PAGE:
In his second treatment on the solar constitution, Zollner concentrated on determining the temperature of the chromosphere [32] and on refining the mathematical approach he had previously adopted. The 1873 article emphasized that line broadening could be affected by pressure, temperature, and optical thickness of the sample [32]. In this regard, Zollner was concerned with the quantity of luminous particles in the line of sight of the observer. As such, he elucidated the complex considerations involved in obtaining temperatures and densities from the line widths of gases near the solar surface. Zollner's second treatise was devoid of the complex solar theories which had characterized his first work [31].

2.2 Jonathan Homer Lane: A gaseous Sun endowed with condensed matter

In his Memoire, Cleveland Abbe presented a detailed picture of J. Homer Lane [41]. Lane considered Helmholtz's theory and Espy's theory of storms, while applying the ideal gas law to the Sun [42]. In so doing, he became the first scientist to build a truly mathematical model of a gaseous star. Like Einstein, Lane had worked as a patent examiner. He was said to have been quiet and lacking the fluency of speech [41]. Lane was never married and he was personally known to only a few people [41, p. 259]. He was deeply religious and he displayed many marks of simple nobility. Cleveland recounted these in the words of Byron Sunderland: "Of the propriety, integrity, and simplicity of his life, of his exceeding conscientiousness and carefulness and his modest shrinking from all self-assertion or ostentation, we all well know. He was not what we should style a demonstrative man. He lived quietly within himself, and his life was engrossed in scientific pursuits. The nature and construction of his mind was purely mathematical. This was evident in the exactitude of his language, even in the most casual conversations and the most trivial subjects" [41, p. 261].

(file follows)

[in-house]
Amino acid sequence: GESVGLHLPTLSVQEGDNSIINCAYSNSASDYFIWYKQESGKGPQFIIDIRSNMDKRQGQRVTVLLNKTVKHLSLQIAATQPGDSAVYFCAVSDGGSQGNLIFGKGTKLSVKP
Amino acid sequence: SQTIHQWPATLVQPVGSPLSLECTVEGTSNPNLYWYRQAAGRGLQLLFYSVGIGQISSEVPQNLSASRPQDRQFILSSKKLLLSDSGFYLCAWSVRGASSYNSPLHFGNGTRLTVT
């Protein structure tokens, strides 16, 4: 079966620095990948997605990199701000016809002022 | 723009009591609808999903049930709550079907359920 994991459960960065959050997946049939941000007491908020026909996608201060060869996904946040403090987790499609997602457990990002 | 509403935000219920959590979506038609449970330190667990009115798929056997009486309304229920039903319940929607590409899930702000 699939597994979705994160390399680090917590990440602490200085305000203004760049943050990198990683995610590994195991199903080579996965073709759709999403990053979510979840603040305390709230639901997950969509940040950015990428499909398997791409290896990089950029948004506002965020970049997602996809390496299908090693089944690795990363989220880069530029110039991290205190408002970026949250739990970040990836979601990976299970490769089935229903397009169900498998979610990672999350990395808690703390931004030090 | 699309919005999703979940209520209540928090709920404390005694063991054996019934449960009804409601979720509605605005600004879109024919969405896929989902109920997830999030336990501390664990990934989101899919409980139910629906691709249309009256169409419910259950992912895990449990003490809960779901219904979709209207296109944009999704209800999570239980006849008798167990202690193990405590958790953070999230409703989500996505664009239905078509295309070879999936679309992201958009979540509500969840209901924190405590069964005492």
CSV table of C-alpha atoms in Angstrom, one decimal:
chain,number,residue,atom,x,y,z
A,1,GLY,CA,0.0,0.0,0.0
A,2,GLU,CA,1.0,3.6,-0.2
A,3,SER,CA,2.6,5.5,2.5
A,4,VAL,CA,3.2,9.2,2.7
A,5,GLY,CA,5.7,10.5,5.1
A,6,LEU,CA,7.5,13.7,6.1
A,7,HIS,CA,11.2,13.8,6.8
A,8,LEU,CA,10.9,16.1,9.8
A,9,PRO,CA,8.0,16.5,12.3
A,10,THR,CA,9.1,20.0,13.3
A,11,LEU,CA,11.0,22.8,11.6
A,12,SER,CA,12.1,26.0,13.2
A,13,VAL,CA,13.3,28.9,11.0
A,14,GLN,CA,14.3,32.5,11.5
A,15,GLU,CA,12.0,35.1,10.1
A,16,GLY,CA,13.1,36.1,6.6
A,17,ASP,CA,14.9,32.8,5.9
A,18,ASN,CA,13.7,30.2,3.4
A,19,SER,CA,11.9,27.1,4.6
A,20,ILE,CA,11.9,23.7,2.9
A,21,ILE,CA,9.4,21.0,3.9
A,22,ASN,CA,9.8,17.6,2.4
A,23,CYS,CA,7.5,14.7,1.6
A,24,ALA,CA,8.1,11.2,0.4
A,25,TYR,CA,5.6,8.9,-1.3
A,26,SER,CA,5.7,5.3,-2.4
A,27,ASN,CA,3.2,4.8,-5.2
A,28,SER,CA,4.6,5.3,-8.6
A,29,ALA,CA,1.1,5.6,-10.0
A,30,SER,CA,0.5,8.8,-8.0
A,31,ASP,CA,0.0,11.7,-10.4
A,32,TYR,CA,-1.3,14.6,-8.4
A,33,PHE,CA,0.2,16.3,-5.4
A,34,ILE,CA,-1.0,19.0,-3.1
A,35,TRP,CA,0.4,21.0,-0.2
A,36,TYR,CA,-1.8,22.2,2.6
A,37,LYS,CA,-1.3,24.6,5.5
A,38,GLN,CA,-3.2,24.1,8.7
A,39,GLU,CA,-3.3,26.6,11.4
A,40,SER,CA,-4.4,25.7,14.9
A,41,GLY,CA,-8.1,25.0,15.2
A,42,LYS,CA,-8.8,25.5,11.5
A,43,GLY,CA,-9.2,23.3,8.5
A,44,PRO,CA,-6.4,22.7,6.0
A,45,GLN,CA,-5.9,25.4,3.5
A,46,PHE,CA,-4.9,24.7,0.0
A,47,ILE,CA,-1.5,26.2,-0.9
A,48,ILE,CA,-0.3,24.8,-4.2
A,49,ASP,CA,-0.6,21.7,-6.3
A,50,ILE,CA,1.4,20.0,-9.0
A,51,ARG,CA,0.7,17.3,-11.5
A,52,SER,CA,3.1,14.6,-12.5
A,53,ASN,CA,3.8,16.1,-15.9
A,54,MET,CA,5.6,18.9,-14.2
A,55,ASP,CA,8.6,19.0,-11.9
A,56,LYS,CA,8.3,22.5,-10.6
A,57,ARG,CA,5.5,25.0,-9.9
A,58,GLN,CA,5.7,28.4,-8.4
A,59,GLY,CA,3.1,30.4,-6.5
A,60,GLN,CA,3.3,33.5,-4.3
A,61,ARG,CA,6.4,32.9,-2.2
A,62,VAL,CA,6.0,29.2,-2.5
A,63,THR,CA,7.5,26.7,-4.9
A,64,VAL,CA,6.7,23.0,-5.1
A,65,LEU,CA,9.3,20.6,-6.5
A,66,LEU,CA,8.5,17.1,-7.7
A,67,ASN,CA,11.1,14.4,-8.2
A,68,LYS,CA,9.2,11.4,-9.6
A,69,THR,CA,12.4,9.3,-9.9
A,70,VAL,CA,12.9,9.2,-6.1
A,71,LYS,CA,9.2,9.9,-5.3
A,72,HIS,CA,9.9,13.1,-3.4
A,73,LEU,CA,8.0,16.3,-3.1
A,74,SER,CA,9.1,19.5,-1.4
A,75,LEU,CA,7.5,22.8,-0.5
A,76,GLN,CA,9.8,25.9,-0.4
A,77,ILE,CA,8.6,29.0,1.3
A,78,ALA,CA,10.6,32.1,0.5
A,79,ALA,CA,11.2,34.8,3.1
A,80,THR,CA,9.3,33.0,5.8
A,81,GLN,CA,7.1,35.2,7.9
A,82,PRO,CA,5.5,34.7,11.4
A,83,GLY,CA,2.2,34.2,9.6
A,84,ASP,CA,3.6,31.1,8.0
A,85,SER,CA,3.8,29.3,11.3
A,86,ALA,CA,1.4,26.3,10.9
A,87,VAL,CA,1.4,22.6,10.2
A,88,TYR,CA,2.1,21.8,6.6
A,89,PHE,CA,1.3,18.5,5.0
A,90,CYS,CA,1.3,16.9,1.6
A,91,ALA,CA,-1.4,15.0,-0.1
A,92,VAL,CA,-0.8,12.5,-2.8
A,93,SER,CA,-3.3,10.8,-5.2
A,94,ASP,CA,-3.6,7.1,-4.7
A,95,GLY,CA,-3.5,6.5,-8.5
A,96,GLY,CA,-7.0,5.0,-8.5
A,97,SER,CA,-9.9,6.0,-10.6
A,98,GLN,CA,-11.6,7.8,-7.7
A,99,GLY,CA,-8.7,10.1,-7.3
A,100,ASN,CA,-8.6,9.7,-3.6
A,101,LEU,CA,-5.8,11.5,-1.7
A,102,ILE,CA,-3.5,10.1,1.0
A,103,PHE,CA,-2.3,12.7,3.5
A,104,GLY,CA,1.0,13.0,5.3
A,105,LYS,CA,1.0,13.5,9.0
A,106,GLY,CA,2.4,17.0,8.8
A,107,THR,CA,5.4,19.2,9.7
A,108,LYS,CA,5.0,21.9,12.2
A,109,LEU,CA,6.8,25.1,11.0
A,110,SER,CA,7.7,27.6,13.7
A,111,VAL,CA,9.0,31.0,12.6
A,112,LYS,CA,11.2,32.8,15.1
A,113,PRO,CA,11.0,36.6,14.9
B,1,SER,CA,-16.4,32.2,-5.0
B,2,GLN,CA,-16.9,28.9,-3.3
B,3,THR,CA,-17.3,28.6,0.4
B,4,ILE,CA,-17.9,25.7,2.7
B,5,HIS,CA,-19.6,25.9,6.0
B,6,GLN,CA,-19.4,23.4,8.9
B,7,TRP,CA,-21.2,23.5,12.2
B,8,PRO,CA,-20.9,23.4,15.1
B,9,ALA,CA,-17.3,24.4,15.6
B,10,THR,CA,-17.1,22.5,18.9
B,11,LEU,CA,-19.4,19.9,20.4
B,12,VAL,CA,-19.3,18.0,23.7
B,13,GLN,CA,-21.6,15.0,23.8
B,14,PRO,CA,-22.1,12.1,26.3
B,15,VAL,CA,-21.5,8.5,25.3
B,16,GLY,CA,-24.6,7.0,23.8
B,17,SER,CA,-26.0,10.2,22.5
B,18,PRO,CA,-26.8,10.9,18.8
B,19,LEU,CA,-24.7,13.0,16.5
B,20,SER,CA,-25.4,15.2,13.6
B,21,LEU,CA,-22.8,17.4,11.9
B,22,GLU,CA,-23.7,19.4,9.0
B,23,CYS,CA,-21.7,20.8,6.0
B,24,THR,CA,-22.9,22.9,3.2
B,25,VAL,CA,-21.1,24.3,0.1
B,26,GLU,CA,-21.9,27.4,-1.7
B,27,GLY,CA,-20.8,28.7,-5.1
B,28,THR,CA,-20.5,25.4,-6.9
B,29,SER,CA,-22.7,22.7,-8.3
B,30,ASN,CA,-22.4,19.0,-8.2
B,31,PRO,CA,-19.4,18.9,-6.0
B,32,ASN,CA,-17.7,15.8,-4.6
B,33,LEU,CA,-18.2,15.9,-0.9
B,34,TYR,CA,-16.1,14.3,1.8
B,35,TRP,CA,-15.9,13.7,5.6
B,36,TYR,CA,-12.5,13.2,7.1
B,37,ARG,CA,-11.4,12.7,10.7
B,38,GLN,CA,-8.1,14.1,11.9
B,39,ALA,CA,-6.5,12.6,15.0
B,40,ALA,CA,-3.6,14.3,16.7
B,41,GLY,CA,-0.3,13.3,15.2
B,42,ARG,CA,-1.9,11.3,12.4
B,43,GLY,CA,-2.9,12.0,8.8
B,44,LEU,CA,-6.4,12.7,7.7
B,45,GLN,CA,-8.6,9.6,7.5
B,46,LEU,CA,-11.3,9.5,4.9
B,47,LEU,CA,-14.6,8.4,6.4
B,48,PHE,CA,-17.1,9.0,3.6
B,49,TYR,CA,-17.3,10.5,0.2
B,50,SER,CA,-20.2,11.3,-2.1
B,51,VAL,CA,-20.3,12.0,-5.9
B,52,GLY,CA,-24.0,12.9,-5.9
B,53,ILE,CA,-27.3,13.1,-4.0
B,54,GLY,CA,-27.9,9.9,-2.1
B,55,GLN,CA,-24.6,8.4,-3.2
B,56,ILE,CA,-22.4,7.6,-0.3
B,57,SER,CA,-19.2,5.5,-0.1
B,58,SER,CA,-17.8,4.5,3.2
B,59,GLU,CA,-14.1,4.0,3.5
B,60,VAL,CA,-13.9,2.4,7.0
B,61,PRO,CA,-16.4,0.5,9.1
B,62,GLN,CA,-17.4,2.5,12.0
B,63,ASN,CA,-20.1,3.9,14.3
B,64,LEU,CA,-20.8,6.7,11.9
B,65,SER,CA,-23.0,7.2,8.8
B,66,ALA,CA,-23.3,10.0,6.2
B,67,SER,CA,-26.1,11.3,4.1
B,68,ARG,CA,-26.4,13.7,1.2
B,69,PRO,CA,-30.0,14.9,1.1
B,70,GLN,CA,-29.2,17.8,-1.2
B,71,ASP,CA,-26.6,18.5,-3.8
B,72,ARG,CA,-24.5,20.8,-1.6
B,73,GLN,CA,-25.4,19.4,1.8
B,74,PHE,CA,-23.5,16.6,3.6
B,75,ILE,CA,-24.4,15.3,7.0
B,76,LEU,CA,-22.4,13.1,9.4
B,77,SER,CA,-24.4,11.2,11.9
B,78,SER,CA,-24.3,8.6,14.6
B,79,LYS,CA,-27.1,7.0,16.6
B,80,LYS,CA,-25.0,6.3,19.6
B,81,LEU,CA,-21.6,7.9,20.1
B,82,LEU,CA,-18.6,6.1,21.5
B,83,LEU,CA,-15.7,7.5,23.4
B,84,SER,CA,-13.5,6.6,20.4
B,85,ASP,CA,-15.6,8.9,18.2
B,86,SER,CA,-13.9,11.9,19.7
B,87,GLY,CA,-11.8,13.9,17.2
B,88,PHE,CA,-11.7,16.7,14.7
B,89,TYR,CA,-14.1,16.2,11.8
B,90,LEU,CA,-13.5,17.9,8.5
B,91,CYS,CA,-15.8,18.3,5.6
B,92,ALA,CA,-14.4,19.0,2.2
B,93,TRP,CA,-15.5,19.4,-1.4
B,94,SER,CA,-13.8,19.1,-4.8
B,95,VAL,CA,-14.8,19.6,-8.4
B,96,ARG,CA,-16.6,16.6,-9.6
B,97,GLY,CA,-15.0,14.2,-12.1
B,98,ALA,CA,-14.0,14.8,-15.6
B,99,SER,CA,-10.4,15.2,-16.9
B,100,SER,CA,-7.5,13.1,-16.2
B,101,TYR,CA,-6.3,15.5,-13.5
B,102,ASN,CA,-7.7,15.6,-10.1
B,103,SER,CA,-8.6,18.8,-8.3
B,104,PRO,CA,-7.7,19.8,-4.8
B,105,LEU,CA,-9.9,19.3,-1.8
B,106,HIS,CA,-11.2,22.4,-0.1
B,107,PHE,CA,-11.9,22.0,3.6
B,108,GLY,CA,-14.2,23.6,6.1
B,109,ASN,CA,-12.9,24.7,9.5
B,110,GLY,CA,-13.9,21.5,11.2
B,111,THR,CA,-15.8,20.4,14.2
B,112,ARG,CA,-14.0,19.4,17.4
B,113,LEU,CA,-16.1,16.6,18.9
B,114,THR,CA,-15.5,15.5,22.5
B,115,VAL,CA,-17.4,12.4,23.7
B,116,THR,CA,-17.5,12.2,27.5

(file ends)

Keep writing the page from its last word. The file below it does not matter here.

Stevenson-Powell provided a detailed and extensive review of Lane's classic work on the theoretical modeling of a gaseous Sun [43]. In his approach to science, Lane was not unlike Eddington [44] and chose to consider the Sun as a theoretical physicist. He proposed a model and then considered the ramifications [43, p. 190], tackling a question by extrapolating from the known laws of physics. At the same time, "Lane had little interest in the physical appearance of the Sun, and none at all in the spectral discoveries that increasingly influenced ideas about the Sun during the 1860s" [43, p. 183]. The same could be said of Eddington [44].

Lane was responsible for advancing the first of the polytropic gas spheres. He was followed in this endeavor primarily by August Ritter [45], William Thomson (Lord Kelvin) [46], and Robert Emden [47]. Subrahmanyan Chandrasekhar provided a detailed treatment of polytropes in his classic text An Introduction to the Study of Stellar Structure [48, p. 84-182] whose bibliographical notes included excellent summaries of all key contributions in this subject area. Eddington also discussed the polytropes in The Internal Constitution of the Stars [44, p. 79-96].

Lane based his theoretical contribution on the ideal gas and Espy's theory of storms, advanced more than twenty years earlier [42]. But, the concept that the Sun was an ideal gas created obstacles. Stevenson-Powell recounted this fact, citing Arthur Eddington: "In Lane's time there was no evidence that any star existed for which the theory of a perfect gas would be applicable" [43, p. 190]. While the work of Andrews on critical temperatures was already well recognized [29], many failed to completely abandon the idea that the Sun contained at least some condensed matter.